How Mike Tirico became the most skilled ‘amateur’ in Masters history
Rest assured, Mike Tirico is the most skilled amateur in Masters history. It doesn’t look like it.
On Thursday, when Tirico arrives at Augusta National, he won’t join his fellow amateurs sleeping in the Crow’s Nest. His dinner plans for next Wednesday night — traditionally the night of Augusta National’s amateur welcome dinner — remain open. And then there’s the topic of his Augusta National tee time which, so far, is non-existent.
But by far the biggest complication with Tirico’s amateur bid for the Masters is that, well, he isn’t one. Tirico, 55, is perhaps the most professional sports media personality in the world; a man whose individual skills as a television host, interviewer and broadcaster play-by-play would put it among the best in the world in every category. He’s been going to Augusta for most of the last quarter century; a tradition that began with ESPN with Tiger Woods’ historic victory in 1997, and has continued in recent years with NBC. In 2022, he will also be the voice of the masters of SiriusXM, calling the event on radio for the second time.
A short reading of Masters history reveals that Tirico will be the first to simultaneously take on all three tournament broadcast roles (host, interviewer, play-by-player). Of course, Tirico is well equipped to handle the load. Augusta National is notoriously obsessed with its precious hours of media exposure, and the club wouldn’t dare trust just any amateur. But when it comes to calling the action, Tirico admits, the Masters are their own beast entirely.
“That’s probably the most unique set of circumstances to call an event for a play-by-play announcer,” Tirico told the Hot Mic. “Because of the location, the number of competitors and the number of balloons in the air at the same time. Also, the variety of people you work with: course reporters, analysts, hole announcers. It provides the most unique set of circumstances in the collective of all sports.
Ultimately, calling the Masters is a bit like participating in it. Those with experience and institutional knowledge end up with a big advantage.
For those without institutional experience and knowledge? Just like amateurs – start practicing, studying…and hoping.
“I can be more anticipatory in other sports, because you watch him play in front of you,” Tirico said. “Whereas in golf, if you cancel a monitor, you have to watch out for 13, 12, 10, before you get to 18. You’re watching a few different holes. You won’t see it all unfold until the broadcast.
In football, I can watch as the analysts do a replay, ‘Who’s in? Who exit ? In hockey, I can look away to see a line change. In basketball, off the fastbreak, I can see the coach making moves on the other side to replace the point guard who just turned him over,” he continued. “There are so many different things in golf. I think golf is played at such a level now that people don’t enjoy it as much as they would, it’s the only sport that if you sit in the production truck and watch it, you you’ll never look at it the same way again.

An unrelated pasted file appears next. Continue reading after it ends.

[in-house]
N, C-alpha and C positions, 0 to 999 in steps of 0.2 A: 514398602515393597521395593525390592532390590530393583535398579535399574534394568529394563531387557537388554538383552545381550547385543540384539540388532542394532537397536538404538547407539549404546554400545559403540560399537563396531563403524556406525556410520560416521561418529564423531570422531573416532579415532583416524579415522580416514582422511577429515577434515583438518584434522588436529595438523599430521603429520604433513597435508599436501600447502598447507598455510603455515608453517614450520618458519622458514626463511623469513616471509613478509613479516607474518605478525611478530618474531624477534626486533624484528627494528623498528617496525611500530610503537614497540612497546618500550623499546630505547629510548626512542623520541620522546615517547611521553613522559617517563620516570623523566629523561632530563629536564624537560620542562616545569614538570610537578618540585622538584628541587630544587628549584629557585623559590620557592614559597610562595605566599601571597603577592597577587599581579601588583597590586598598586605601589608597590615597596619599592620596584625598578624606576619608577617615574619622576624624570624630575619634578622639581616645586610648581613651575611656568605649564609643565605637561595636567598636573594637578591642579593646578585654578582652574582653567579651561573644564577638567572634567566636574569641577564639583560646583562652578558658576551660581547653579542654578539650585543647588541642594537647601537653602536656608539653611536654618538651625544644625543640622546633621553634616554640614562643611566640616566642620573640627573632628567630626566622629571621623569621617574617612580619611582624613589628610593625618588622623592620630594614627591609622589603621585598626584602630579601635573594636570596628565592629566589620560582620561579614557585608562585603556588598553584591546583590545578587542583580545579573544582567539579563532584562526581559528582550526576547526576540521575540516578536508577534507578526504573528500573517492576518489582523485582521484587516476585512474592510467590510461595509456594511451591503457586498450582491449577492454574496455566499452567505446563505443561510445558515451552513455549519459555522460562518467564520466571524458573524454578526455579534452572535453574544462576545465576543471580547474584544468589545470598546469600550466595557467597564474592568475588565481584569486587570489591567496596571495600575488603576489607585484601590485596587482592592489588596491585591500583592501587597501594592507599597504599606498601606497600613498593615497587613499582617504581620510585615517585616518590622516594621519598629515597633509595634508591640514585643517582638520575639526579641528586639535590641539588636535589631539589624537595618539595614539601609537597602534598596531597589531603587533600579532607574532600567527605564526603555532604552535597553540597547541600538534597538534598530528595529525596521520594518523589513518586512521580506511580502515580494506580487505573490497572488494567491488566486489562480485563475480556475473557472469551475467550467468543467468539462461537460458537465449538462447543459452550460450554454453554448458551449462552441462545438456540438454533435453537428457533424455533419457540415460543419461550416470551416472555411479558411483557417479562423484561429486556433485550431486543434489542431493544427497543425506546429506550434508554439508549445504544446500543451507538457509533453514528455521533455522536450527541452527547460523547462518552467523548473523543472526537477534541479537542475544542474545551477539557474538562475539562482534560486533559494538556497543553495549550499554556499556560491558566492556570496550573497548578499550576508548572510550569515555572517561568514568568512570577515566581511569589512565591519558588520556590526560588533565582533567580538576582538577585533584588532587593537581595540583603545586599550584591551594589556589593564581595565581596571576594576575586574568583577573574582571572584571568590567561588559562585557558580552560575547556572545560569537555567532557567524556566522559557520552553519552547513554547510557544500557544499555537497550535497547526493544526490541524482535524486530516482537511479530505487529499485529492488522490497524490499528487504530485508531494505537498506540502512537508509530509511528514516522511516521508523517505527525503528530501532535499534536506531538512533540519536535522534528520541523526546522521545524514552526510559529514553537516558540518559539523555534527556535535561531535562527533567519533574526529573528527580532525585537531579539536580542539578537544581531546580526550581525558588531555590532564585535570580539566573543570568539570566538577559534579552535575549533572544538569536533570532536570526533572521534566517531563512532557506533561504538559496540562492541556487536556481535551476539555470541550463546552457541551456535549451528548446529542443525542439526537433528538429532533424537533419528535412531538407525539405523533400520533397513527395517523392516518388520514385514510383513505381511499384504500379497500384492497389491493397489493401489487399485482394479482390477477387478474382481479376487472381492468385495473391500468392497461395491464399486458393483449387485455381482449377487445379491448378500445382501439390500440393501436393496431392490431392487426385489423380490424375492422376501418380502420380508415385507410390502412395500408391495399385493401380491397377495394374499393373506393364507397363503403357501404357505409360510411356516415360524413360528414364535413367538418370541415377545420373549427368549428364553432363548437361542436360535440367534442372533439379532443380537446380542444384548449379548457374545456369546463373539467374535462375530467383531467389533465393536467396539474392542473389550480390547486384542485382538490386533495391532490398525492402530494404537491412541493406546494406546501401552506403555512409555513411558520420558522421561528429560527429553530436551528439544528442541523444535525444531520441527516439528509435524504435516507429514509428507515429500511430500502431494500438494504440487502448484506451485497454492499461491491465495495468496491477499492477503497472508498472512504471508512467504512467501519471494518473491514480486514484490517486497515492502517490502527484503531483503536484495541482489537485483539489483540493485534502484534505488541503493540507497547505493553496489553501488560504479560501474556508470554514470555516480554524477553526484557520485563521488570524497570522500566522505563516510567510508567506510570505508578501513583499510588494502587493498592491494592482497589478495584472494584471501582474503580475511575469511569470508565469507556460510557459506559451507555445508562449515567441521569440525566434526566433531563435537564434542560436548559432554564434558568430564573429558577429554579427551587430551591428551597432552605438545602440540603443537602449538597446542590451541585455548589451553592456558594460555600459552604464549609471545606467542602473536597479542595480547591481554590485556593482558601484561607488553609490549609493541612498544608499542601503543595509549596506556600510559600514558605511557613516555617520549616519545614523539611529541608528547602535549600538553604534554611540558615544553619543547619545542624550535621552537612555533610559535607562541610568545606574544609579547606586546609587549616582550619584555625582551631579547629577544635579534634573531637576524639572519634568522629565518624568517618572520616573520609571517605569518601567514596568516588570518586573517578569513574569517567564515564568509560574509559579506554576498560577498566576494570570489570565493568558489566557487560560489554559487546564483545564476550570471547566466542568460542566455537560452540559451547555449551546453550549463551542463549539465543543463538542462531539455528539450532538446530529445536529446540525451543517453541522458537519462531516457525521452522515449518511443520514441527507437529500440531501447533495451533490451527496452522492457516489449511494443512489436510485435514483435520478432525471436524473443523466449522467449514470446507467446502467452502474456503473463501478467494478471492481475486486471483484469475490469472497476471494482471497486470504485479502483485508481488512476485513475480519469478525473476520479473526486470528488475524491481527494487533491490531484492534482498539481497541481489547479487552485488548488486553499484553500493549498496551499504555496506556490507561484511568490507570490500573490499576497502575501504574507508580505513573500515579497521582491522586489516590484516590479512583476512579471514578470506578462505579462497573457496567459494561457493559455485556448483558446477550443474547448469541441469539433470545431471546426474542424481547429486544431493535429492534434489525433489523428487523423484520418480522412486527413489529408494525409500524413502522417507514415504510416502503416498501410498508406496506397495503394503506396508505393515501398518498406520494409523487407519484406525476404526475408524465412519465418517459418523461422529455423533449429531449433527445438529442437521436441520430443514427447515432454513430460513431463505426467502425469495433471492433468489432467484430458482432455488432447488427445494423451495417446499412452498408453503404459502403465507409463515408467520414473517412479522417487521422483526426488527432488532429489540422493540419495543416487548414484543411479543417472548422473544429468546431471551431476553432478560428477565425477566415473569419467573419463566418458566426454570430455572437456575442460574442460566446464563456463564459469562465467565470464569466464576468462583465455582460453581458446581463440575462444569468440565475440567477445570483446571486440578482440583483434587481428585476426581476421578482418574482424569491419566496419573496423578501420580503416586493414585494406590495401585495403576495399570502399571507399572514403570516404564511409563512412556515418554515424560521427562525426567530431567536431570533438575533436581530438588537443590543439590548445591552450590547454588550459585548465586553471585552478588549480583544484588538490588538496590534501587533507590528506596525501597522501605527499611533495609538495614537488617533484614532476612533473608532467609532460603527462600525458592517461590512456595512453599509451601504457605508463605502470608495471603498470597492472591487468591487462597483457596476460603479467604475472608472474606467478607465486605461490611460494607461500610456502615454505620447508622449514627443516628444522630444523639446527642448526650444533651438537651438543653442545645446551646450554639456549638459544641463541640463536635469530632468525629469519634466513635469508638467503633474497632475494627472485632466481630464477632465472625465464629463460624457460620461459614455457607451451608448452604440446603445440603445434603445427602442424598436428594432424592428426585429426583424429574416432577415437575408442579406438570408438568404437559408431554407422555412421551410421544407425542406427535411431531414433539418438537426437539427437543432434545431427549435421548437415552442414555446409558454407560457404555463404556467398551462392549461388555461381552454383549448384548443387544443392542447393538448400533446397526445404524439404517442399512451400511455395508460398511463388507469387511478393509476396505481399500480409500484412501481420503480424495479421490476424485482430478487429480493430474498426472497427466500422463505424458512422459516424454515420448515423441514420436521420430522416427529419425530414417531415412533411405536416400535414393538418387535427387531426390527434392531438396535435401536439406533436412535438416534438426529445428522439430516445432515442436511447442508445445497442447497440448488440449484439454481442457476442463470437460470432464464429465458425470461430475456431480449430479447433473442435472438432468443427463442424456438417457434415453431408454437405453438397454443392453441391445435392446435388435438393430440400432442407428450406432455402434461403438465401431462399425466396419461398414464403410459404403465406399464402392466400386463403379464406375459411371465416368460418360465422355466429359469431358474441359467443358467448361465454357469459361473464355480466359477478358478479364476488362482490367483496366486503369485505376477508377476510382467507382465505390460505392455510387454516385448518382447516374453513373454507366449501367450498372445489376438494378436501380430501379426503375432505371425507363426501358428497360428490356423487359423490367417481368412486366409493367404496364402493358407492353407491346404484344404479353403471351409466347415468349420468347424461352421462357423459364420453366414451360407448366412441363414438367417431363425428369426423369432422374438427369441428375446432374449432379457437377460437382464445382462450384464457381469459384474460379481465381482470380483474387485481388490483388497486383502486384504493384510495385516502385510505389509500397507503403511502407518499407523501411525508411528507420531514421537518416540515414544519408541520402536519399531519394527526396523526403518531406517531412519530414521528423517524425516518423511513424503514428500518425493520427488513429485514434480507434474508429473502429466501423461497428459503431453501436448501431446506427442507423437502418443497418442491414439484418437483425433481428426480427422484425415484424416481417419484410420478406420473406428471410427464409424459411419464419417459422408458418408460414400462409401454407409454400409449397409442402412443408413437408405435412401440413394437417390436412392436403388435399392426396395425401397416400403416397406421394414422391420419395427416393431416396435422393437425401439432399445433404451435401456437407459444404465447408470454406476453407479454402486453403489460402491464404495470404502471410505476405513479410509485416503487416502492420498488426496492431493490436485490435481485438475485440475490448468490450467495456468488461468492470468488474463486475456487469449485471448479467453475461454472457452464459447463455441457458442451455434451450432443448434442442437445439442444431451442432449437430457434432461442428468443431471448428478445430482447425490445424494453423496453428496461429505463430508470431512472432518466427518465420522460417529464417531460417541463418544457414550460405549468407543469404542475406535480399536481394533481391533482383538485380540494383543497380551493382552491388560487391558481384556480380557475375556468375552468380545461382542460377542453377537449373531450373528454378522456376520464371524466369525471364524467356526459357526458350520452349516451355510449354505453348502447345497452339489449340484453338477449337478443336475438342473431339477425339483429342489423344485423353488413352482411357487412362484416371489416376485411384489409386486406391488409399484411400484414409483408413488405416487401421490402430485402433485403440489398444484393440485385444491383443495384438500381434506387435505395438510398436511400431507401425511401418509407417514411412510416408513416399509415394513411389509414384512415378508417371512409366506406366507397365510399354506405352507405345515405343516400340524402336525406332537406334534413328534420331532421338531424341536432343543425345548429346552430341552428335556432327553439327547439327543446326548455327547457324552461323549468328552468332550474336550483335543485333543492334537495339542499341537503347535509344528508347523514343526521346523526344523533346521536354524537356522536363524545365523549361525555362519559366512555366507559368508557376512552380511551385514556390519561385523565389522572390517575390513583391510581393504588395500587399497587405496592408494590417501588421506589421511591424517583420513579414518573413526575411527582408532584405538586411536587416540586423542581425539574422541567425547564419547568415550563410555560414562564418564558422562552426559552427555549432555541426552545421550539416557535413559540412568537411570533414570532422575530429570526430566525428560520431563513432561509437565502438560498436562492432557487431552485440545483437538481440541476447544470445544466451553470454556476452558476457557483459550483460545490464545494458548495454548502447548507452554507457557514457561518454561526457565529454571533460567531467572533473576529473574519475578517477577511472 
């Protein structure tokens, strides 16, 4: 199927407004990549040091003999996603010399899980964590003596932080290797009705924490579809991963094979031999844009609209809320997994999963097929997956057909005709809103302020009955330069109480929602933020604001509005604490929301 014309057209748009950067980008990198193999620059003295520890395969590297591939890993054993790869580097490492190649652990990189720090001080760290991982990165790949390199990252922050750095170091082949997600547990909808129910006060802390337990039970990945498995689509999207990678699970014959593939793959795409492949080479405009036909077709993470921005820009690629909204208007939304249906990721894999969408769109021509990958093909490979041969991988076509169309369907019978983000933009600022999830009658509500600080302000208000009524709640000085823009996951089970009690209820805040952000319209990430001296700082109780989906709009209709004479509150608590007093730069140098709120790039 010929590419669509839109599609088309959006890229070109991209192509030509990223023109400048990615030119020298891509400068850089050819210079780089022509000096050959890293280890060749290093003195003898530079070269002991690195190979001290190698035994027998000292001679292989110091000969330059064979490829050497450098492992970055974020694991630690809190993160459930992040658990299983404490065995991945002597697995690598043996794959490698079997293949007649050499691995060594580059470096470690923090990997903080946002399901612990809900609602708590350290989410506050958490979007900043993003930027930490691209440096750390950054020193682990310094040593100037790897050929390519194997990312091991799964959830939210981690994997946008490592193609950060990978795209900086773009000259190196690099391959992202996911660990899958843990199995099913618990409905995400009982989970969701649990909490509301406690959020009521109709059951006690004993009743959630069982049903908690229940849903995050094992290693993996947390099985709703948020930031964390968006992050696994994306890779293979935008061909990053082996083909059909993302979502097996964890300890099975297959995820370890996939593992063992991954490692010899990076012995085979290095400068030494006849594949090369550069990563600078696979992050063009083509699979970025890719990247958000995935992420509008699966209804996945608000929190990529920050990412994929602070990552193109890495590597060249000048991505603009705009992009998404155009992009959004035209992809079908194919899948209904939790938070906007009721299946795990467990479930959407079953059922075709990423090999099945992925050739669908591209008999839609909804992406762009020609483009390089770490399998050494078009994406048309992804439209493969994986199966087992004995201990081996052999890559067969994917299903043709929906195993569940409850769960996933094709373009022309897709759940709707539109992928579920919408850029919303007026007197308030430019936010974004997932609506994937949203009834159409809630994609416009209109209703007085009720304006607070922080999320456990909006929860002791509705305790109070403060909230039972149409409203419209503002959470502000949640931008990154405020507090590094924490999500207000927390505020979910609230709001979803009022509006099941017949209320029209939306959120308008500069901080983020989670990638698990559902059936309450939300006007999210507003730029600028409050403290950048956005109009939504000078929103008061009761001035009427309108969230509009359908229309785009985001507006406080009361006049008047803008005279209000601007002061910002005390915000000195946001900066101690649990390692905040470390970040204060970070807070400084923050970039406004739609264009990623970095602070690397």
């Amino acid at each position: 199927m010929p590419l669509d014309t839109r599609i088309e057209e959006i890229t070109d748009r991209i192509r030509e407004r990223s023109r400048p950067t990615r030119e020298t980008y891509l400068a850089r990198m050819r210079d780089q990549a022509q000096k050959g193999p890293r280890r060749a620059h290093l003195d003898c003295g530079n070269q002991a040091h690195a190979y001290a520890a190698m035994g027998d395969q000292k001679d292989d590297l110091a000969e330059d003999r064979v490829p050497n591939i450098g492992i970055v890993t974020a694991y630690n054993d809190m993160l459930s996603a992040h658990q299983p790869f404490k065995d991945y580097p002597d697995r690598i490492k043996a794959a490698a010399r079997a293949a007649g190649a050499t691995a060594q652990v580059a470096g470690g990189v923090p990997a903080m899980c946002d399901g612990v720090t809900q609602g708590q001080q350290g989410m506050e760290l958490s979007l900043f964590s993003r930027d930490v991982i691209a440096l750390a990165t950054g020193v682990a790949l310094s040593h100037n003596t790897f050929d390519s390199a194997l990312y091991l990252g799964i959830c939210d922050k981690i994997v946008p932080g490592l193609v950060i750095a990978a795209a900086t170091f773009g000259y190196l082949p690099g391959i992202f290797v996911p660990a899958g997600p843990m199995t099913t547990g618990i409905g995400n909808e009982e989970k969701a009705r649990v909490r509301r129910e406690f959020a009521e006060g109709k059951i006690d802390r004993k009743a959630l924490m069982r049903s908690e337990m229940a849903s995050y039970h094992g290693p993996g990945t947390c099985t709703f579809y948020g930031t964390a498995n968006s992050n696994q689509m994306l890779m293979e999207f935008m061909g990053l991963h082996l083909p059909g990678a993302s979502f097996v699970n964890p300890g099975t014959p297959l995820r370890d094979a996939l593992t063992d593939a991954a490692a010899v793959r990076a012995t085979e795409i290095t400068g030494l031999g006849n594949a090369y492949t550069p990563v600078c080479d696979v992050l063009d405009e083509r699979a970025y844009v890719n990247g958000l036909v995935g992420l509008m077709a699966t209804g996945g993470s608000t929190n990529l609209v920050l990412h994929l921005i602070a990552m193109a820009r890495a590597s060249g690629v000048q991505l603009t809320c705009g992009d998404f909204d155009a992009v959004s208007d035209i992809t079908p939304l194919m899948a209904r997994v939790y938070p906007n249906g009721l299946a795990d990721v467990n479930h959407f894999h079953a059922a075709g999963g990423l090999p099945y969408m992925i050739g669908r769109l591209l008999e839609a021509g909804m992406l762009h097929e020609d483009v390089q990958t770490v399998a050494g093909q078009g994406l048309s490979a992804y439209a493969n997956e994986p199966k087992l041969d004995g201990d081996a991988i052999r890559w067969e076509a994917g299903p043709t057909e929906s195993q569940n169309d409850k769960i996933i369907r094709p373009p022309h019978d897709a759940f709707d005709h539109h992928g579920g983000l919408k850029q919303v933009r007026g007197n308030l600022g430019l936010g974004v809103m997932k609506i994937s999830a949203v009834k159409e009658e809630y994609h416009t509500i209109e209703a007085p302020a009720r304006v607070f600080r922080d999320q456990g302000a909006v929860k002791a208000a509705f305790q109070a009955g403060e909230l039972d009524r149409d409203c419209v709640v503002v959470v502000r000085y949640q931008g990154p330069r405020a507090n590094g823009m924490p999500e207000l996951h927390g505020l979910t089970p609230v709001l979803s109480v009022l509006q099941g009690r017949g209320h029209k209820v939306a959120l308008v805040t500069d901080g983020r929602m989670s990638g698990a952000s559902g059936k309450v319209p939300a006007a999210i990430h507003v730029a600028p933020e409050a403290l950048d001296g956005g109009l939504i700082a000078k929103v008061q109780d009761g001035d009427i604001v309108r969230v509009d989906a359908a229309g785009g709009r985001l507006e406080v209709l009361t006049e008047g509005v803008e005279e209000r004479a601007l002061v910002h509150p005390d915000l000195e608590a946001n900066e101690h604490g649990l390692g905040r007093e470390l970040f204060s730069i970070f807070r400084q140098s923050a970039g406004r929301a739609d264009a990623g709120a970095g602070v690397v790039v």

The midrange is an added wrinkle. It’s not entirely uncommon for top TV sports broadcasters to add radio assignments, but there is a difference between the two platforms. For broadcasters, calling an event for radio is a bit like speaking in a dialect – radio requires a more active hand (using precise verbiage to describe the action); while television is more about directing the direction and content of the broadcast.
“I would still consider myself a complete amateur in that part of the broadcast because I’ve only done it once,” Tirico said. “But I regularly listen in the car. I’m always very impressed with how you can follow golf on the radio. You can really do that and keep the listener captivated.
In his first Masters radio show, Tirico’s voice paints a little piece of golf history. It was 2019, and Tirico watched millions of listeners as Woods charged into the back nine at Augusta National to capture his fifth green jacket. But in some ways, that experience did little to prepare him for this year’s event. It’s easy to attract an audience when the greatest player of a generation is fighting in ways the unthinkable, but what about when there’s a tie at 12 at two o’clock to noon on Thursday?
“It was almost like everyone around us felt like they were about to see history happen,” Tirico admits.
Again, it’s all Mastery. History and disbelief are part of tournament tradition. That’s part of the challenge for Tirico, but it’s also part of the fun.
“That’s the most disappointing thing for broadcasters because we want to be able to describe things in great detail,” Tirico says. “When you get to Augusta, invariably the first thing you say is, ‘Oh my God, it’s hillier than I’ve ever seen.’ Right?You look, and you say “oh my God”.
Between his roles for NBC and SiriusXM, it’s possible no one’s voice covers more hours of The Masters than Tirico’s. It’s also possible that no one is better equipped to tell the story of the tournament week.
“It’s the only job that people will say to you, ‘I can take a nap while you work’, and that’s supposed to be a compliment,” Tirico laughs. “While The Masters is one of the most important events you stream in any sport, it’s also one of the easiest because of the inherent knowledge of the place and the people. Every time you can be involved with Augusta National, that’s a simple yes. You don’t have to ask for time to think about it.
Not too shabby… for an amateur.